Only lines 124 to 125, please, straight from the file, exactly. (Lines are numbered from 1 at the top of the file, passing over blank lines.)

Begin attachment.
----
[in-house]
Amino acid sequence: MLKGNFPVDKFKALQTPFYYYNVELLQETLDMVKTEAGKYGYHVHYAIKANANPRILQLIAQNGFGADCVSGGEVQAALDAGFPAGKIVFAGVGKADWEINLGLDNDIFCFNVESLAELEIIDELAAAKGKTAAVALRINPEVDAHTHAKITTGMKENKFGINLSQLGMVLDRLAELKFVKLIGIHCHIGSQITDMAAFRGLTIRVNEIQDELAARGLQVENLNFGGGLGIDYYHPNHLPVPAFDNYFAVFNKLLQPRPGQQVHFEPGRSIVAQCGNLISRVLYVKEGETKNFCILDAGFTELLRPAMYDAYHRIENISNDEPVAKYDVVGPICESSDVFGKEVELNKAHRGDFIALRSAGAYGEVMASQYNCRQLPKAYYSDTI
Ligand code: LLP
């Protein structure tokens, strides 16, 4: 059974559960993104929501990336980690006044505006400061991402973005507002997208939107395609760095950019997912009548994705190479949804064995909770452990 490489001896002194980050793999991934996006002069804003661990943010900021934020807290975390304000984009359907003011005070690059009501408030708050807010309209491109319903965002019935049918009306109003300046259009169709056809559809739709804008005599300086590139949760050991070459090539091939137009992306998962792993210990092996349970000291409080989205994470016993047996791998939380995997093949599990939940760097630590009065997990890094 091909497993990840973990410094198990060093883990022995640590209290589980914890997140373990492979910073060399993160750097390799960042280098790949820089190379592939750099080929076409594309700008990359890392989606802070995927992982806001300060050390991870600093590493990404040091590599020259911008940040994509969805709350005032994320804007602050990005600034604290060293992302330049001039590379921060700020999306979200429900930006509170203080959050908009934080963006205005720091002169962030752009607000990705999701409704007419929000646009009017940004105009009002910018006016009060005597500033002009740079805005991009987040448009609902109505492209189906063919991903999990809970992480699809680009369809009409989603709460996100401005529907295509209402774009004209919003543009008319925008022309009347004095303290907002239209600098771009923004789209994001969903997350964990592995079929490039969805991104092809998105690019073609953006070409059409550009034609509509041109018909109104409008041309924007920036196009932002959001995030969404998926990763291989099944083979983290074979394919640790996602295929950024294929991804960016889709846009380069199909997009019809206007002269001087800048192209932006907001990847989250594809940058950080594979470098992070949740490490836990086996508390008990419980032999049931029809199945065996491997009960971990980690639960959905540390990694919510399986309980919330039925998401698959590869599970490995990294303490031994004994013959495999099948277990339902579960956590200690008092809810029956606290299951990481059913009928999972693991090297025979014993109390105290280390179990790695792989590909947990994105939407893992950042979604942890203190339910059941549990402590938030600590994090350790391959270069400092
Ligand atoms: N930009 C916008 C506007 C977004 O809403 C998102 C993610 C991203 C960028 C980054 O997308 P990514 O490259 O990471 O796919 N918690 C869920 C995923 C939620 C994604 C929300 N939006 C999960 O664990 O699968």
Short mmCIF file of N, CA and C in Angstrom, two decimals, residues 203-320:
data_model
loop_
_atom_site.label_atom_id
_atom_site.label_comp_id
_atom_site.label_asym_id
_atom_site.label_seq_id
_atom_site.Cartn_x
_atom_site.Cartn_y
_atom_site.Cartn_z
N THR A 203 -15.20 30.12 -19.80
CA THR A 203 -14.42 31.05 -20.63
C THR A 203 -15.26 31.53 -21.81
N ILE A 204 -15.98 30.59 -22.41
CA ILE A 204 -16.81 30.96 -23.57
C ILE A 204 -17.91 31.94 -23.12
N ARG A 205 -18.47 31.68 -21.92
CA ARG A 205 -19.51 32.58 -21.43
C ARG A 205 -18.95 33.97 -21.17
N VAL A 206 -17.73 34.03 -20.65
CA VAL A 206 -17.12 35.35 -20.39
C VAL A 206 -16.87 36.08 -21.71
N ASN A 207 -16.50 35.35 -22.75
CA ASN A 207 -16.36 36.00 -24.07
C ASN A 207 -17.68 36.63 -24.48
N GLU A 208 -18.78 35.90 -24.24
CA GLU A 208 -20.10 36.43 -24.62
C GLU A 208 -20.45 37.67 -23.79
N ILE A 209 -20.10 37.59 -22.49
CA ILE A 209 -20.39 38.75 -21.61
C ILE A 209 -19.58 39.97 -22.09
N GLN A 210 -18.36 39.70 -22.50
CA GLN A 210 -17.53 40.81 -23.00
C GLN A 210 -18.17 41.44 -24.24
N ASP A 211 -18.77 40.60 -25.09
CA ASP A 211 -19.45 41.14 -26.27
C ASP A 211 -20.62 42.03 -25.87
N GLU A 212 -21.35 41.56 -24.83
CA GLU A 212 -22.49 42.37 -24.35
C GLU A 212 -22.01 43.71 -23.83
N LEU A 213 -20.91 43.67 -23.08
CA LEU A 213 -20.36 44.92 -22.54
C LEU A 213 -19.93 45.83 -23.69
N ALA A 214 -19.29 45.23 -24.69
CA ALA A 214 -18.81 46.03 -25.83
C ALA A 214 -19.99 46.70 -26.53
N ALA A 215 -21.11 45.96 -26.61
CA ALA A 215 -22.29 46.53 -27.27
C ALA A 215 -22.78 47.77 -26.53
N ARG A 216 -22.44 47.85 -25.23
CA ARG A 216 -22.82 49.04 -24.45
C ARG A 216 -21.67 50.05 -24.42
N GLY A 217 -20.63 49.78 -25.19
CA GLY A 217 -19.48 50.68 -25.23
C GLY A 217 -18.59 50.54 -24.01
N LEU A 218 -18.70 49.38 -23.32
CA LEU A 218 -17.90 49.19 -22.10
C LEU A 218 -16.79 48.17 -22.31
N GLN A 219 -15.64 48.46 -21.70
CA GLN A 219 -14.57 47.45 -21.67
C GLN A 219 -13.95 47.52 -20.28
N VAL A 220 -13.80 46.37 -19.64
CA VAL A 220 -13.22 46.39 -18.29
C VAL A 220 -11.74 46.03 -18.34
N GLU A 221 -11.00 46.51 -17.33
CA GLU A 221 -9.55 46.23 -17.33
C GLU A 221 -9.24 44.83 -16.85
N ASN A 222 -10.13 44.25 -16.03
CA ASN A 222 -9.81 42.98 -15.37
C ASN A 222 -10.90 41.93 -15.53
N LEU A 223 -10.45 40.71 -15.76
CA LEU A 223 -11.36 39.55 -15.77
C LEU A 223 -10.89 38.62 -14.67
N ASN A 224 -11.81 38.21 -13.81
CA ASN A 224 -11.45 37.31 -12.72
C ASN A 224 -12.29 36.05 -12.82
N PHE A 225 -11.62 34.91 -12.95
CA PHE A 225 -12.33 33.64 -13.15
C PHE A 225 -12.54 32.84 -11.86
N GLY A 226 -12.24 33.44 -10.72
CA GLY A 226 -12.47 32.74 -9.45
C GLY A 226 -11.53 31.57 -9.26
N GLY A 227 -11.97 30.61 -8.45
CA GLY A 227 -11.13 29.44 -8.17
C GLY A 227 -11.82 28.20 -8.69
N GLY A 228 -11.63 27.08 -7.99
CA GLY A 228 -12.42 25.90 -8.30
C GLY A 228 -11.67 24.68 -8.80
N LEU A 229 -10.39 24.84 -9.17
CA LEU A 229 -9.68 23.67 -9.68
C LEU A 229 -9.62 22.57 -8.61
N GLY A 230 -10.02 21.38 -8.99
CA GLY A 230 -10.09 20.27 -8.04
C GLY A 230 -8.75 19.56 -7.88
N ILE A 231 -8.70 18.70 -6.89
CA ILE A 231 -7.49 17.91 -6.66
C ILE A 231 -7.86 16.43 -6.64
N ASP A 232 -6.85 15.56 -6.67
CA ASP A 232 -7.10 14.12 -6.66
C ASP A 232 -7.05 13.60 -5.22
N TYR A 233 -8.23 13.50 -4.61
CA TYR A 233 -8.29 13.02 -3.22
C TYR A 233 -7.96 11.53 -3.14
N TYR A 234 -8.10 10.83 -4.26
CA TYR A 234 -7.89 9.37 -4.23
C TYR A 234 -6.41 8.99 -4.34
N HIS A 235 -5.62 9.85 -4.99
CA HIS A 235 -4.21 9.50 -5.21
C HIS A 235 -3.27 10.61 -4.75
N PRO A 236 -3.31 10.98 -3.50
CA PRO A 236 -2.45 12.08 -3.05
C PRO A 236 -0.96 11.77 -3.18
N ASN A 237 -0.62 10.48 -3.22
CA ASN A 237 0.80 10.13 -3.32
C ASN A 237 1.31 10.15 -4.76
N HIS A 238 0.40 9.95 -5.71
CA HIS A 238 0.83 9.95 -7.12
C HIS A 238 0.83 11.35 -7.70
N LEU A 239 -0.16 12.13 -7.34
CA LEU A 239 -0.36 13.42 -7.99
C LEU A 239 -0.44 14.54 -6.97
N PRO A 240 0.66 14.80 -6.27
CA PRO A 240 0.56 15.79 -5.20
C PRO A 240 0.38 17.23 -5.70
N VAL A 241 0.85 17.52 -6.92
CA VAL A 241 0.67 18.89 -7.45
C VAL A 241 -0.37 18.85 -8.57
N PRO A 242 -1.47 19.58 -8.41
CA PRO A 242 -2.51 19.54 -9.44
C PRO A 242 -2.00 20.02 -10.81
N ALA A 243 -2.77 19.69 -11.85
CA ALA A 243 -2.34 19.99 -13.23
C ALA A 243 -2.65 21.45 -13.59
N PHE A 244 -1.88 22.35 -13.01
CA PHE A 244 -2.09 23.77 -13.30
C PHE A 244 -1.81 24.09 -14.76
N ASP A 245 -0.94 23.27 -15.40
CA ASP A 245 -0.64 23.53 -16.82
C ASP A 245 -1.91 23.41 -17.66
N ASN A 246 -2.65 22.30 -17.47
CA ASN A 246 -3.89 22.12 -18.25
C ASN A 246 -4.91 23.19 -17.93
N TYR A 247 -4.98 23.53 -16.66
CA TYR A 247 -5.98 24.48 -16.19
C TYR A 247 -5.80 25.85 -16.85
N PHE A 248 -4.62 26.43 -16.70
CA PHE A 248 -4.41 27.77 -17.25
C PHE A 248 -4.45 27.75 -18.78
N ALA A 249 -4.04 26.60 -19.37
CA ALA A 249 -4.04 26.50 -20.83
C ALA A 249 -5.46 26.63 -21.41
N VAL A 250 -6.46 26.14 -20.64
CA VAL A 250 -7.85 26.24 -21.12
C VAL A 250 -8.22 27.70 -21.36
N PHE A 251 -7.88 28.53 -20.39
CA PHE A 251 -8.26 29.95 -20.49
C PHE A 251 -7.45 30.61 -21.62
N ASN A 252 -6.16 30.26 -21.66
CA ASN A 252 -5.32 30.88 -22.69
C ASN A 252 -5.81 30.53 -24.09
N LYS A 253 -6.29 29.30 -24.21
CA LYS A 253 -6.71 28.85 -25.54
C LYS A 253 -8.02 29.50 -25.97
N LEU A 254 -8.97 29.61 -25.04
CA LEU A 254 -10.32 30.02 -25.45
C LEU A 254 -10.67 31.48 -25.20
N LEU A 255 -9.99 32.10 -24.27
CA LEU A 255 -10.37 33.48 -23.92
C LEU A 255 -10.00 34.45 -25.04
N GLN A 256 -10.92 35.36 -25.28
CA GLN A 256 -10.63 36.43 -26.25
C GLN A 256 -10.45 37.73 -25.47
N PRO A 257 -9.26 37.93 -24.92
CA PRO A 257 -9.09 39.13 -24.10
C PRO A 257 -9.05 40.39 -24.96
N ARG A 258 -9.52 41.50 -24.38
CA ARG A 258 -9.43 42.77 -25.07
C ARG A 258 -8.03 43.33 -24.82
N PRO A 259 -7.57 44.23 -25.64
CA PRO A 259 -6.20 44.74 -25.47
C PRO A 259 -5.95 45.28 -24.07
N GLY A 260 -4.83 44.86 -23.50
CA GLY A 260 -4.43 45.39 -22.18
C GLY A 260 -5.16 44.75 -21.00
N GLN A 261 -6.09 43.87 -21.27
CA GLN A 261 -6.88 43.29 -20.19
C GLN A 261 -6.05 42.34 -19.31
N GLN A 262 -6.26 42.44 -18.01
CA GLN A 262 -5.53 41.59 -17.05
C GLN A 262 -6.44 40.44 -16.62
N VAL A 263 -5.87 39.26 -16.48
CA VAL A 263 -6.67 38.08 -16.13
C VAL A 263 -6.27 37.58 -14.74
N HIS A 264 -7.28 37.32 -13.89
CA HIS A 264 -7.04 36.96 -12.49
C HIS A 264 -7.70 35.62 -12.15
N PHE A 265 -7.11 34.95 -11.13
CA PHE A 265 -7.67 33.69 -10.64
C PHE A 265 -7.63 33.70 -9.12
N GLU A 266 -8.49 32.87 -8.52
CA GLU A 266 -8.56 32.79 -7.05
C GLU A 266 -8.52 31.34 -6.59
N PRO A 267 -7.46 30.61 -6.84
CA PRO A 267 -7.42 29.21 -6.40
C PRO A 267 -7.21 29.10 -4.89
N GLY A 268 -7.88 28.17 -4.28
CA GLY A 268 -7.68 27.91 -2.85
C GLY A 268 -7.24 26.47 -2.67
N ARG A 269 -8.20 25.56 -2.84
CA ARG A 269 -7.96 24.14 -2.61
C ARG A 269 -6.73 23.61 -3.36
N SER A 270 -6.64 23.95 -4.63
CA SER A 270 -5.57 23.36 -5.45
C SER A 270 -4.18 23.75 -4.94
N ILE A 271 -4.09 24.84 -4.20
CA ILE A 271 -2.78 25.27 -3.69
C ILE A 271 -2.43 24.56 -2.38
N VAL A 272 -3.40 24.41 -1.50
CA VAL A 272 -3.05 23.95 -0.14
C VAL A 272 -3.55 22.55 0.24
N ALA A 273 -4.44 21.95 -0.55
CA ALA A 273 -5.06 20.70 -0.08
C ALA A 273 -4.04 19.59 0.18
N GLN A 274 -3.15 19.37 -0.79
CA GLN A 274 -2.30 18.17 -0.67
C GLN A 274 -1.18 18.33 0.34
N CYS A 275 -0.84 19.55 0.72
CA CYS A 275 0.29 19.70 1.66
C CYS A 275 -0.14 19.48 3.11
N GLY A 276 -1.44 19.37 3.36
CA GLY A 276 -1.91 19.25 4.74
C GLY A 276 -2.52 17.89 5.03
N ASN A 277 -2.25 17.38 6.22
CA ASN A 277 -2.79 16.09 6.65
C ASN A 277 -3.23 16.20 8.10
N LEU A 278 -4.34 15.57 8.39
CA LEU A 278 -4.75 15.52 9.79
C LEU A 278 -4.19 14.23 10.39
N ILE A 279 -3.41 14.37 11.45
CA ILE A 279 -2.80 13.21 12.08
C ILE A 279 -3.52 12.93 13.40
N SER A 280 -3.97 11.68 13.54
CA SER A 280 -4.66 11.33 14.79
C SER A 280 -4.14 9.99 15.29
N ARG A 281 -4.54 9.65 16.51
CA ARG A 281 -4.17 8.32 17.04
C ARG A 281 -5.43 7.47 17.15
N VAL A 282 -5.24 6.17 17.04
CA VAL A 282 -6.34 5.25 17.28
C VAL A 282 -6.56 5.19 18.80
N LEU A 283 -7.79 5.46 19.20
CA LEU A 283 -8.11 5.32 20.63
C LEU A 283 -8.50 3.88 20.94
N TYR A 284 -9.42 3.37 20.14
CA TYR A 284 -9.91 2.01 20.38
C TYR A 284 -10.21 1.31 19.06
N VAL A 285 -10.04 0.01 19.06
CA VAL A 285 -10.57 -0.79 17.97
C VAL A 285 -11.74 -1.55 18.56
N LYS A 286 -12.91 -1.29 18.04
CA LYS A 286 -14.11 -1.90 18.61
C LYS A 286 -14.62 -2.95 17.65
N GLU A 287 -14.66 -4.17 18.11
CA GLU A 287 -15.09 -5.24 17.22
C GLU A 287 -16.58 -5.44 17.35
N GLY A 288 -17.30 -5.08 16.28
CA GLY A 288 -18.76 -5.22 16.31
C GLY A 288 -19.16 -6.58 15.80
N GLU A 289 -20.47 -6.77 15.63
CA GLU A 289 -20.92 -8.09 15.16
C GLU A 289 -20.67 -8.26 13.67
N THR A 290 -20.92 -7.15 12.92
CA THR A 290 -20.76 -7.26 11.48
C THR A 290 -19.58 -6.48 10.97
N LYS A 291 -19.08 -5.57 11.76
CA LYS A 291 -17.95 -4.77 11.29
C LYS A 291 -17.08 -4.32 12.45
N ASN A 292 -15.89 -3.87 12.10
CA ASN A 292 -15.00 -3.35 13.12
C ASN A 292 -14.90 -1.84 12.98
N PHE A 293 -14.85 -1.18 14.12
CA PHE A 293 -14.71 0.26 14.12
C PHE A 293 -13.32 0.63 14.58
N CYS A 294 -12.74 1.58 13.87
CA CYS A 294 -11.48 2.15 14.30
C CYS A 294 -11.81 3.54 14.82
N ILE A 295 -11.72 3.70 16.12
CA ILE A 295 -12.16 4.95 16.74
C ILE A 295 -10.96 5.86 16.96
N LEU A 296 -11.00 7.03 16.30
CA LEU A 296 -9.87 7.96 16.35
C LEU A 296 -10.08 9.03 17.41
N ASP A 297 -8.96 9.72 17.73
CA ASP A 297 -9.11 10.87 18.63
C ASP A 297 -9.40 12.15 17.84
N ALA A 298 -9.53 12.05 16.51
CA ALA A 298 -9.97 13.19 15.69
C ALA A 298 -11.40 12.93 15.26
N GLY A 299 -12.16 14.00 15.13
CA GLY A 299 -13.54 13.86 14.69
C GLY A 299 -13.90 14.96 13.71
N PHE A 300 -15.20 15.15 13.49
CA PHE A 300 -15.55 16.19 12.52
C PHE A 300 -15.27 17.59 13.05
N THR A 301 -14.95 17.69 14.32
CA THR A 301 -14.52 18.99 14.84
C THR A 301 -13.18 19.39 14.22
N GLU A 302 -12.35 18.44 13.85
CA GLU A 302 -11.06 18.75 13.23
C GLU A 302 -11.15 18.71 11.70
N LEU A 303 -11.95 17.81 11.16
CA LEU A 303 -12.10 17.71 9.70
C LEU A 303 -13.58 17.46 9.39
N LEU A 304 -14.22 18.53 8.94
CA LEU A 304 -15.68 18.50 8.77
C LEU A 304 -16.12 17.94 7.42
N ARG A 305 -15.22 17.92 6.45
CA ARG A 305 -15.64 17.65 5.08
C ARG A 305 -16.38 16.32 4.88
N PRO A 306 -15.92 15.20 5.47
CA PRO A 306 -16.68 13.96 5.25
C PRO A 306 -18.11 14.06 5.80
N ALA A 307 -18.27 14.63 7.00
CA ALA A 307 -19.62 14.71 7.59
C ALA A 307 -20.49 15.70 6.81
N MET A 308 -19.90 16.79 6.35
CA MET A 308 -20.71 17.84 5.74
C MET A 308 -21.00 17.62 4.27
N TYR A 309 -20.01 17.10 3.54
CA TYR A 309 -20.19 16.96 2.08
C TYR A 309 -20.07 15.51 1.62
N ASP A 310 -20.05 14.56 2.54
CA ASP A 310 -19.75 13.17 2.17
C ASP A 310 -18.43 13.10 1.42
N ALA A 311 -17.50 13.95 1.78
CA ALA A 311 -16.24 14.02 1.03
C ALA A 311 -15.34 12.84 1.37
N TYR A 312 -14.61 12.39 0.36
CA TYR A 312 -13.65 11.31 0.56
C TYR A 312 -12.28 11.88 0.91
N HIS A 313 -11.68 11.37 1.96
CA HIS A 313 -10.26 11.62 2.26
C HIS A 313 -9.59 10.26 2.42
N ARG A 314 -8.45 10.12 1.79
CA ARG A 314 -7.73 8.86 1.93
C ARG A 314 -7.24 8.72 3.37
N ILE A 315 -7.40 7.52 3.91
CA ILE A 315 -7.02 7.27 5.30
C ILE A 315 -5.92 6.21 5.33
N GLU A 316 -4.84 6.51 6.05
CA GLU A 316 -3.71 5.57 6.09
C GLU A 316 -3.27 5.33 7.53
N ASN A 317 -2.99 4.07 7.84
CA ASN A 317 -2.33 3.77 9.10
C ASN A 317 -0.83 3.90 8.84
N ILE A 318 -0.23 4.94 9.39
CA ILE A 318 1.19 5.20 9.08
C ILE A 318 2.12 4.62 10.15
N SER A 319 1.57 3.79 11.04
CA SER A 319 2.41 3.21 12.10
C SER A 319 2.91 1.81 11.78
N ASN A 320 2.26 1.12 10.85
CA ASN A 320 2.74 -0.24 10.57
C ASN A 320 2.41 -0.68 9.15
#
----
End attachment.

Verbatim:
N LEU A 239 -0.16 12.13 -7.34
CA LEU A 239 -0.36 13.42 -7.99